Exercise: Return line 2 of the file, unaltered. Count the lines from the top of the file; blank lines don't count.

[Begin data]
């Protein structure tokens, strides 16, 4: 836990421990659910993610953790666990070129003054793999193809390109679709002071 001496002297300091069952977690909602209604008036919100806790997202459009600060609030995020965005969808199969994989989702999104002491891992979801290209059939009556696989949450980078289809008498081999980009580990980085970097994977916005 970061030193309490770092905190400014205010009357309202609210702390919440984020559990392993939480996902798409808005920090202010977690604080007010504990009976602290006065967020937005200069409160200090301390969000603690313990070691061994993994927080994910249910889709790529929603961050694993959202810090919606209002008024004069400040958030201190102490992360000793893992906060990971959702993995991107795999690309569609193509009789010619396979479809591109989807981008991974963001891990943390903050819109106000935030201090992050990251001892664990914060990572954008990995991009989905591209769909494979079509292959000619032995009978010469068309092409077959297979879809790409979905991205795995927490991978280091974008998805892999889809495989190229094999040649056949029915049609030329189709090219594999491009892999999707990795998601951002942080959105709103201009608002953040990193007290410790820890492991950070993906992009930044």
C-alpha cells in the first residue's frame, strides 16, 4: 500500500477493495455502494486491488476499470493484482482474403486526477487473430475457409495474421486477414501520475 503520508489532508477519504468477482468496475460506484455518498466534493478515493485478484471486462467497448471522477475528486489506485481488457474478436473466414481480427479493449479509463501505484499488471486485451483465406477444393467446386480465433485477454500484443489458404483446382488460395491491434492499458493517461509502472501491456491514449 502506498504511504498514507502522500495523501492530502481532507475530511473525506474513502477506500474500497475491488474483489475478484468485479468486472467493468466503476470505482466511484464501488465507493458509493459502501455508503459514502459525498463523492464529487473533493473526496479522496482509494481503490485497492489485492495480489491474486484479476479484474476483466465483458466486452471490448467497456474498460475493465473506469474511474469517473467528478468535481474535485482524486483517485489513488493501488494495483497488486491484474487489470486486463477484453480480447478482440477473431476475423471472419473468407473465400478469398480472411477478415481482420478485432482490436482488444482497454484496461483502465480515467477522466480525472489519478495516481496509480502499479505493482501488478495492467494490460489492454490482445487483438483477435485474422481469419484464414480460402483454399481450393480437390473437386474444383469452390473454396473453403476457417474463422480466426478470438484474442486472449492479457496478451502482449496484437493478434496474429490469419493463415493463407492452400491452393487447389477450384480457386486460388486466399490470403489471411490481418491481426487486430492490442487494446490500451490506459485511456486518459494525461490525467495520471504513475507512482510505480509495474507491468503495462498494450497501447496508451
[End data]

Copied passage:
C-alpha cells in the first residue's frame, strides 16, 4: 500500500477493495455502494486491488476499470493484482482474403486526477487473430475457409495474421486477414501520475 503520508489532508477519504468477482468496475460506484455518498466534493478515493485478484471486462467497448471522477475528486489506485481488457474478436473466414481480427479493449479509463501505484499488471486485451483465406477444393467446386480465433485477454500484443489458404483446382488460395491491434492499458493517461509502472501491456491514449 502506498504511504498514507502522500495523501492530502481532507475530511473525506474513502477506500474500497475491488474483489475478484468485479468486472467493468466503476470505482466511484464501488465507493458509493459502501455508503459514502459525498463523492464529487473533493473526496479522496482509494481503490485497492489485492495480489491474486484479476479484474476483466465483458466486452471490448467497456474498460475493465473506469474511474469517473467528478468535481474535485482524486483517485489513488493501488494495483497488486491484474487489470486486463477484453480480447478482440477473431476475423471472419473468407473465400478469398480472411477478415481482420478485432482490436482488444482497454484496461483502465480515467477522466480525472489519478495516481496509480502499479505493482501488478495492467494490460489492454490482445487483438483477435485474422481469419484464414480460402483454399481450393480437390473437386474444383469452390473454396473453403476457417474463422480466426478470438484474442486472449492479457496478451502482449496484437493478434496474429490469419493463415493463407492452400491452393487447389477450384480457386486460388486466399490470403489471411490481418491481426487486430492490442487494446490500451490506459485511456486518459494525461490525467495520471504513475507512482510505480509495474507491468503495462498494450497501447496508451